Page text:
It was the same sort of thing when I pressed myself to that partition at the back of Bubby’s and looked out at a dining room. It was a little golden lit and people looked both settled and expectant. They were eating the bread I’d chosen, and at the moment I looked out and the moment I am remembering, a lot of them were dipping it into empty oyster shells and poking it tentatively at the little nests of seaweed we’d scattered under each shell. They were drinking a wine I’d chosen to go with the oysters, and sitting next to other people I’d liked and invited. And looking around the room more, getting deeply nervous and beginning to feel truly off kilter, I saw so many people I liked I couldn’t quite imagine how I’d met so many, or how they’d ended up in the same room at the same time for dinner, or how I’d possibly ended up lucky enough to have gotten to choose what to serve them, at what time of day, and year, in a room lit how, on a table laid in what manner. Or that I had somehow ended up, in life, able to decide what to feed so many people I liked. That I had developed a certainty inside me about anything at all suddenly seemed utterly spectacular: that I knew not only that I liked people, but which people, and not only that I wanted to feed them, but on what, and with what done to it, and that there was so much incredible specificity to what I wanted and loved and didn’t seemed almost impossible. Particularly because it all seemed so unconscious, or if conscious, so unplanned.
It was nervousness, not contentment I felt most strongly in that moment. It was harsh, nearly overwhelming nervousness. It is a lot of distilled emotion to realize that one does have a real dream and then that for better or worse, one has done what one has to in order to try to fulfill it, and to realize it all sitting at a computer screen and then hiding behind a drywall partition at the back of a dining room.
It was nervousness because of my sense of already being far down the river, and because by cooking an homage to my literary hero, MFK Fisher, I heard myself saying out loud: This person’s work has shaped me. I am showing what I have learned. This is what I’m made of. This is what I want.
I don’t know if that would be as terrifying to anyone as it was to me. I do know there are a few other times I’ve felt similar things: the day I walked down the field at Full Moon Farms and knelt down and ate a bite of the strange weed called vetch and agreed to stay on as chef of Farm 255, the night I scrubbed my station at Chez Panisse for the last time, keeping the copper sauté pan I’d been given as a going away present in sight on my right. During the first I thought: oh my god, I’ve always wanted to be a chef, and somehow I am one, and during the second I thought, I used to cook at Chez Panisse. Oddly, my haphazard emotions on that sweet, long night at the end of June at Bubby’s, weren’t specific. They were more like: that was too real and good to have dreamt. That was a very good thing we just did.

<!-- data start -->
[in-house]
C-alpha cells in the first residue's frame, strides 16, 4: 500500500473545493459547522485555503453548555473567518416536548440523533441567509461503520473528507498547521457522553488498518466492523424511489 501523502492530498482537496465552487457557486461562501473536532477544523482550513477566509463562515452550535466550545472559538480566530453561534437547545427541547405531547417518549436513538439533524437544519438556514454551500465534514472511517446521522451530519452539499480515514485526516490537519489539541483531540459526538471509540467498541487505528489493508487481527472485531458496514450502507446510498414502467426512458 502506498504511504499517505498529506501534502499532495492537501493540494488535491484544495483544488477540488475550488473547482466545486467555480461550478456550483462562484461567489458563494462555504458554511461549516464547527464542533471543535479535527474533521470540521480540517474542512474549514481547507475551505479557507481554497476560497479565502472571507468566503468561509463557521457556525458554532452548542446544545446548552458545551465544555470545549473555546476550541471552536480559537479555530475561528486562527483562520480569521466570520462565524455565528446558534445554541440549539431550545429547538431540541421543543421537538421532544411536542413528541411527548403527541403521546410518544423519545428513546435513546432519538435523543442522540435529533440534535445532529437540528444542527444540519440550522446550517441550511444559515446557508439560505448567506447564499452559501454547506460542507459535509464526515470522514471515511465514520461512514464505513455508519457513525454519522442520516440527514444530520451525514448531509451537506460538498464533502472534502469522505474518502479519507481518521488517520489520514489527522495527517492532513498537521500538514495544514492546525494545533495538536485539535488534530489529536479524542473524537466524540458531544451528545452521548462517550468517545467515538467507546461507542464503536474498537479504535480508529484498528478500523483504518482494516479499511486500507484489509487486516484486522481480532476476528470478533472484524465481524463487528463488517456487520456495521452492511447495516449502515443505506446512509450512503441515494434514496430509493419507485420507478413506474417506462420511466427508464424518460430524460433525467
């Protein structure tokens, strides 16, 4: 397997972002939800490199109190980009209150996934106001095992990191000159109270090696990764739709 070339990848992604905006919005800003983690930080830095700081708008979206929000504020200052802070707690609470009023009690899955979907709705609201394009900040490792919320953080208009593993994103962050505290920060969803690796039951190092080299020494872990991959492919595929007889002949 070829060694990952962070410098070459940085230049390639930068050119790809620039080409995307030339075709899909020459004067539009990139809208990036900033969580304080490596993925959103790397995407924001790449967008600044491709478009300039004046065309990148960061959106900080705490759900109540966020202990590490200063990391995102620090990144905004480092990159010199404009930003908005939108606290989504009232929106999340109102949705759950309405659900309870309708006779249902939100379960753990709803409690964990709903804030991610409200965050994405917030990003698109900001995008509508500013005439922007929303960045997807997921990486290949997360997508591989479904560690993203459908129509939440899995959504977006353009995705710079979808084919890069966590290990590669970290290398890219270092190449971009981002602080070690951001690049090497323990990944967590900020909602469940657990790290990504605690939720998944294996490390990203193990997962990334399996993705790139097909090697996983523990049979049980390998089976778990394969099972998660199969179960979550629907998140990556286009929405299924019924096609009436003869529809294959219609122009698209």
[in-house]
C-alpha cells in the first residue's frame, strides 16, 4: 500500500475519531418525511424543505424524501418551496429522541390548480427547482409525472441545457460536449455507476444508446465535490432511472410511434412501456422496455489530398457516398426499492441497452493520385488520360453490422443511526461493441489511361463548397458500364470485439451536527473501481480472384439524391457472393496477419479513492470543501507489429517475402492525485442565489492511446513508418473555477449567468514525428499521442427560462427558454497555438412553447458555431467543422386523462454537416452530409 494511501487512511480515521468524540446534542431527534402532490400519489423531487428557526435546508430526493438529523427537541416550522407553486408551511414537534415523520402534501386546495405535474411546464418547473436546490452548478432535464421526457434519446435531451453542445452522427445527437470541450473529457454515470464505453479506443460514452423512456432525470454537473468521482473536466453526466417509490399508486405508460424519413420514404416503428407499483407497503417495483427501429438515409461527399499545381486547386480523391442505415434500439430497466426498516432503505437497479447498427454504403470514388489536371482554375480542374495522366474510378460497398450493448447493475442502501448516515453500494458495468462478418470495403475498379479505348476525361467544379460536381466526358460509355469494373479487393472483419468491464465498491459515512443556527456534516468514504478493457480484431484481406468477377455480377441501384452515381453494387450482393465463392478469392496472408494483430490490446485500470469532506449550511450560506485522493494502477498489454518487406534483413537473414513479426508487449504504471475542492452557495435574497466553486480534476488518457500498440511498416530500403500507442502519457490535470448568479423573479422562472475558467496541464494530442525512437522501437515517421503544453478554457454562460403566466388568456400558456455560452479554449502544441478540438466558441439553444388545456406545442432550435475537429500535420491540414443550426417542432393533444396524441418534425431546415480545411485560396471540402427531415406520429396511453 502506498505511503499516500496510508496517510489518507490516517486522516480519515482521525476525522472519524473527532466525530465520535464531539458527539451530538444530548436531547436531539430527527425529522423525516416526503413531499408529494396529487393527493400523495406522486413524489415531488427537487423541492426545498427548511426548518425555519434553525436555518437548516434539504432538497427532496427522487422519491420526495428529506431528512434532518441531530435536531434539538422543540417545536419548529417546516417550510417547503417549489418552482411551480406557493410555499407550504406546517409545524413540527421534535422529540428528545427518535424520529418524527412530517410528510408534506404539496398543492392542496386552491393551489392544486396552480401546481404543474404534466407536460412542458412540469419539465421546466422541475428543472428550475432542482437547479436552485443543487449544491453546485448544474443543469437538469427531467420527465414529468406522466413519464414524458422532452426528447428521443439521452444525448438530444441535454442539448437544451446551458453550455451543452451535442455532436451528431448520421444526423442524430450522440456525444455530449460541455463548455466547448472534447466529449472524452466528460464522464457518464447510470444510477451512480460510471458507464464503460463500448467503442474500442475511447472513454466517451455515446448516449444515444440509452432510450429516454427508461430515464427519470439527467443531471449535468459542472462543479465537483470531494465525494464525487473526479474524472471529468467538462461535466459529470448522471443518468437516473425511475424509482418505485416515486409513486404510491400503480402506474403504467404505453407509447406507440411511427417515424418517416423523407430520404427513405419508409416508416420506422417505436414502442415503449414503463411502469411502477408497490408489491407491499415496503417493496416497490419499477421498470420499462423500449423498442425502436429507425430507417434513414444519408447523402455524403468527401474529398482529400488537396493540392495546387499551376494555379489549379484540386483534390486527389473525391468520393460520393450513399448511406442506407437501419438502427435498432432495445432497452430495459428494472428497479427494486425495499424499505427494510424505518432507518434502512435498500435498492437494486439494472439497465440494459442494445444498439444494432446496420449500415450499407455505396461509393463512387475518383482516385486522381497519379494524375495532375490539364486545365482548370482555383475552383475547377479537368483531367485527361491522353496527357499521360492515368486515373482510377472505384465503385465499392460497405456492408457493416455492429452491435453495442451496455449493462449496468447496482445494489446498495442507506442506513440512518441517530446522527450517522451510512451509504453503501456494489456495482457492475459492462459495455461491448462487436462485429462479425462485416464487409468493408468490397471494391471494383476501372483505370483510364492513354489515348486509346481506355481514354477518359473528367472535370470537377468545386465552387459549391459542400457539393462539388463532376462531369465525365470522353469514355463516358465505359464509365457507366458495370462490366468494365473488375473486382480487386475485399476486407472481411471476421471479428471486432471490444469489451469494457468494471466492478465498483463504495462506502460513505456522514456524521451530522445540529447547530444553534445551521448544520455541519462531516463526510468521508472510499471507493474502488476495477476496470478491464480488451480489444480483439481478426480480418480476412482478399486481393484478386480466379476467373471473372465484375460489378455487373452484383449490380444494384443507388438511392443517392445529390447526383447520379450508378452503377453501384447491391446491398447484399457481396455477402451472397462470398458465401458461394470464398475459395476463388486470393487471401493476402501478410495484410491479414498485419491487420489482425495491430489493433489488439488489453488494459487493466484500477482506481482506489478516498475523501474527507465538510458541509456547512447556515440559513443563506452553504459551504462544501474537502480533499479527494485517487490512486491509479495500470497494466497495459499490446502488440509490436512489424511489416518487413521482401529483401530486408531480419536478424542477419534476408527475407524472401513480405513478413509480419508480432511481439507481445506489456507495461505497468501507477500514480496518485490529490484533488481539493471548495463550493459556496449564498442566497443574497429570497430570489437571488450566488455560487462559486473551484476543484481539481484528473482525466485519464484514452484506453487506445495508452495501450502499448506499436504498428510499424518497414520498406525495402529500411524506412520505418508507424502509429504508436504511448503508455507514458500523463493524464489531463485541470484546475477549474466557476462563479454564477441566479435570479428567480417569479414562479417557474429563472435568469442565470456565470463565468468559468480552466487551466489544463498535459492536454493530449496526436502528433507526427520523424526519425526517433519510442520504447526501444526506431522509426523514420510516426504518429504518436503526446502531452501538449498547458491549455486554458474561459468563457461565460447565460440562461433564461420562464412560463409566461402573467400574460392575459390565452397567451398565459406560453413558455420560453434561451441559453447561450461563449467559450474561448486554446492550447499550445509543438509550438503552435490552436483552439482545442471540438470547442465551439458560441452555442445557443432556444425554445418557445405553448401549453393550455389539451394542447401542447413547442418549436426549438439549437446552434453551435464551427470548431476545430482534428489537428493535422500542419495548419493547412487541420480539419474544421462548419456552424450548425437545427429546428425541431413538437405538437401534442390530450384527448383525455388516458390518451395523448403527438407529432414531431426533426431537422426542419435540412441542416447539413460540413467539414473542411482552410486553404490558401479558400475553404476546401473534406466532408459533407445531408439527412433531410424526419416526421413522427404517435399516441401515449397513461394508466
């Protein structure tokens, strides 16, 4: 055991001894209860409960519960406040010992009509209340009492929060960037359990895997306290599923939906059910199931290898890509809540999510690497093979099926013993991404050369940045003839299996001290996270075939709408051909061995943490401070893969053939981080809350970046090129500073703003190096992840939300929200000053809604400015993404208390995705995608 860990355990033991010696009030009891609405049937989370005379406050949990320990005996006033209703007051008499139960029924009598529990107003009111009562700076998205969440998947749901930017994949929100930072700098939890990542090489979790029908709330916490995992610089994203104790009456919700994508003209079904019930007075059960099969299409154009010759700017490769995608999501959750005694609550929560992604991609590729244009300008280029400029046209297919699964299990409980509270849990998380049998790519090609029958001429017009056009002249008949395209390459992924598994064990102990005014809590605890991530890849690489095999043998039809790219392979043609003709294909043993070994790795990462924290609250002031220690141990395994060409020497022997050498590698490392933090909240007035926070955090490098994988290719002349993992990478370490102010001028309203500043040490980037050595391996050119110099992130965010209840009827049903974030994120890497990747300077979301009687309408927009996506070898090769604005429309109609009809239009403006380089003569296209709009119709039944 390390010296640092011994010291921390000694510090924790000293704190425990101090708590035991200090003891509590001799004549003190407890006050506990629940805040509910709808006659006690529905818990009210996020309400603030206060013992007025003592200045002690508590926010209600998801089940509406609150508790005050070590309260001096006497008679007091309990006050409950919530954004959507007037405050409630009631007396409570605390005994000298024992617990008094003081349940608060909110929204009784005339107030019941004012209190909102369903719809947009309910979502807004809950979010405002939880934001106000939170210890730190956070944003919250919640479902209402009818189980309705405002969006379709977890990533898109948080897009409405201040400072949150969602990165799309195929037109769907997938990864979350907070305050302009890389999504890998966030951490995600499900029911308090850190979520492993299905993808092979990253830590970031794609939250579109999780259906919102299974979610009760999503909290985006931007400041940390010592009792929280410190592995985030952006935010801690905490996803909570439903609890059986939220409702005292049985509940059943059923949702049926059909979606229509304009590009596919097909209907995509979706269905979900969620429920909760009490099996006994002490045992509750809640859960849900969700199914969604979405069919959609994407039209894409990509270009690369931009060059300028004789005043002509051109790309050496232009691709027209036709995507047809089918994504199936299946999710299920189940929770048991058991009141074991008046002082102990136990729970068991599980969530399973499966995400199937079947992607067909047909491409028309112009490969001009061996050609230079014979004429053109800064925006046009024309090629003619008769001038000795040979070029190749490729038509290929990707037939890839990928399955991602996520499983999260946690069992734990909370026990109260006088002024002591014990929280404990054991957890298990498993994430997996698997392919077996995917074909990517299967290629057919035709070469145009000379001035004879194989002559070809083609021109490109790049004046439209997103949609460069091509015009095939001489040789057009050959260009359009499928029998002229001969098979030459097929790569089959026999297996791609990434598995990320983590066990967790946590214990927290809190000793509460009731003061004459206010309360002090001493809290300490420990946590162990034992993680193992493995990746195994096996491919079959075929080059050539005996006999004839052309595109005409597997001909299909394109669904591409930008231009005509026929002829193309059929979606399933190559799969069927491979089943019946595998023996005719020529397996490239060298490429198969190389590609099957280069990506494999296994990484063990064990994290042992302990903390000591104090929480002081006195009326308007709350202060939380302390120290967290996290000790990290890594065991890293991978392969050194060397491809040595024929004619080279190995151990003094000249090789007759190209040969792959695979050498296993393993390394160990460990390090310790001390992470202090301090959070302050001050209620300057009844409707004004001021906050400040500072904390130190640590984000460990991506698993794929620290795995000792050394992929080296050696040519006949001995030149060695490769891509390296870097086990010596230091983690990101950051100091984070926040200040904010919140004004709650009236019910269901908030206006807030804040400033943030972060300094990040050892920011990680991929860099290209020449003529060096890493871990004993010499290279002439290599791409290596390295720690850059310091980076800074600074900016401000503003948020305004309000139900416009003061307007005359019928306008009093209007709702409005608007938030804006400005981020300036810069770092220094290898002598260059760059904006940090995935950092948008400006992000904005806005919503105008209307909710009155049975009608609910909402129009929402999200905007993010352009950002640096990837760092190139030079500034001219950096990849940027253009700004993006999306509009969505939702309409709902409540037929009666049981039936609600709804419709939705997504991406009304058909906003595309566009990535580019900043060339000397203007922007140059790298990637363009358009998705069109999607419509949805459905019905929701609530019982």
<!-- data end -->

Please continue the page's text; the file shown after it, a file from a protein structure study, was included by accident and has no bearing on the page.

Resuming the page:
“What’s past is prologue…”
-The Tempest, W. Shakespeare
Everything on this menu comes from somewhere in MFK.
The chocolate and bread for eating during the discussion is like something she describes in an essay called The Pale Yellow Glove as “one souvenir of eating, that I can keep with impunity throughout all seasonal changes.” She ate it while feeling lonesome and foreign on a hill near Les Laumes-Alésia.
The shrimp pâté and salad of wild greens, poulet, and petits pois are from How to Cook a Wolf.
The first, third, fourth are impossibly decadent for a book on wartime eating. That is why I chose them, instead of the sensible “war cake” or “sludge” usually trotted out as that book’s stars. MFK Fisher would, I think, have been perturbed to know that in a book that abounds with ideas and recipes that are plain good, in war- or peace-time, only the ones tinted with the exotics of suffering are remembered. Two are from How to Practice True Economy, a chapter on shutting one’s eyes and ears to the horrors of war to “enjoy a short respite from reality…doubly blessed, to posses in this troubled life both the capacity and the wherewithal to forget it for a time.” Surely, we are triply, to not need the respite as badly today. Les petit pois are from How to Be Content with a Vegetable Love, which she was, and so am I.
The salad is from a story about a woman who lived in a tiny house on a cliff. At her table, “There was always the exciting, mysterious perfume of bruised herbs, plucked fresh and cool from the tangle of weeds around the shack. Sue put them into a salad.” As have we, other than the wild goose-tongue, from which we’ve made little beds for oysters torn from theirs.
In Consider the Oyster, we learn: “Men have enjoyed eating oysters since they were not much more than monkeys, according to the kitchen middens they have left behind them.” Thank god, since our ancestors did things that are unimaginable to us and we do things our descendents will disbelieve. We have all been born, live till death, and eat oysters, though; so alike we are. Roast oysters with pepper-sauce and butter, in particular, have been to our taste at least since 1870, when this recipe was written.
Diplomate au Krisch A la maniere de PAPAZI will always exist more metaphysically than physically. Thankfully, MFK provides fair assurance of transmutation in the last line of her recipe for the frozen pudding: “And be lifted, willy-nilly, to heavenly levels, for never was there a dessert more delicate, more fragrant, more sophisticated and naïve.”
So those are the reasons for this menu. It is also full of tastes and ways of cooking I like, and don’t often taste or do. It is not meant to be quirky and full of artifacts. I don’t know if any of it is like it would have been if MFK had cooked it. The menu was written and tables set in a spirit she’d like, at least, even if she couldn’t stomach a bite of dinner.